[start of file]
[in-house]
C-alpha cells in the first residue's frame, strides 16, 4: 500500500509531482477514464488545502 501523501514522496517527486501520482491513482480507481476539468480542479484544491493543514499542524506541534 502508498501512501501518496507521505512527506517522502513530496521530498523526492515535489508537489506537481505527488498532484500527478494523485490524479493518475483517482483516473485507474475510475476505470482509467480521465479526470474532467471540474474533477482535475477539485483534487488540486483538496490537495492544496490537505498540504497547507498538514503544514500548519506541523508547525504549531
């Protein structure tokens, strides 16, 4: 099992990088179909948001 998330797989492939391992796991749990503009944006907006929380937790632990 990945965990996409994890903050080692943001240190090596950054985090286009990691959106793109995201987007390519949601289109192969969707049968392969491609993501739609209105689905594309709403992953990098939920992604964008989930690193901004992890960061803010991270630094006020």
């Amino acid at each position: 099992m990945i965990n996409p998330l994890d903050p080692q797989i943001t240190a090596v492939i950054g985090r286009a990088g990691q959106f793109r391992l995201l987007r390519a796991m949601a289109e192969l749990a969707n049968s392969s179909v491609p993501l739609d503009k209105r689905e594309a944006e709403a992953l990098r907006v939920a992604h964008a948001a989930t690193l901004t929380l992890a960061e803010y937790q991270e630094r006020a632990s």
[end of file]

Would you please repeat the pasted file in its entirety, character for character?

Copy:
[in-house]
C-alpha cells in the first residue's frame, strides 16, 4: 500500500509531482477514464488545502 501523501514522496517527486501520482491513482480507481476539468480542479484544491493543514499542524506541534 502508498501512501501518496507521505512527506517522502513530496521530498523526492515535489508537489506537481505527488498532484500527478494523485490524479493518475483517482483516473485507474475510475476505470482509467480521465479526470474532467471540474474533477482535475477539485483534487488540486483538496490537495492544496490537505498540504497547507498538514503544514500548519506541523508547525504549531
């Protein structure tokens, strides 16, 4: 099992990088179909948001 998330797989492939391992796991749990503009944006907006929380937790632990 990945965990996409994890903050080692943001240190090596950054985090286009990691959106793109995201987007390519949601289109192969969707049968392969491609993501739609209105689905594309709403992953990098939920992604964008989930690193901004992890960061803010991270630094006020």
């Amino acid at each position: 099992m990945i965990n996409p998330l994890d903050p080692q797989i943001t240190a090596v492939i950054g985090r286009a990088g990691q959106f793109r391992l995201l987007r390519a796991m949601a289109e192969l749990a969707n049968s392969s179909v491609p993501l739609d503009k209105r689905e594309a944006e709403a992953l990098r907006v939920a992604h964008a948001a989930t690193l901004t929380l992890a960061e803010y937790q991270e630094r006020a632990s």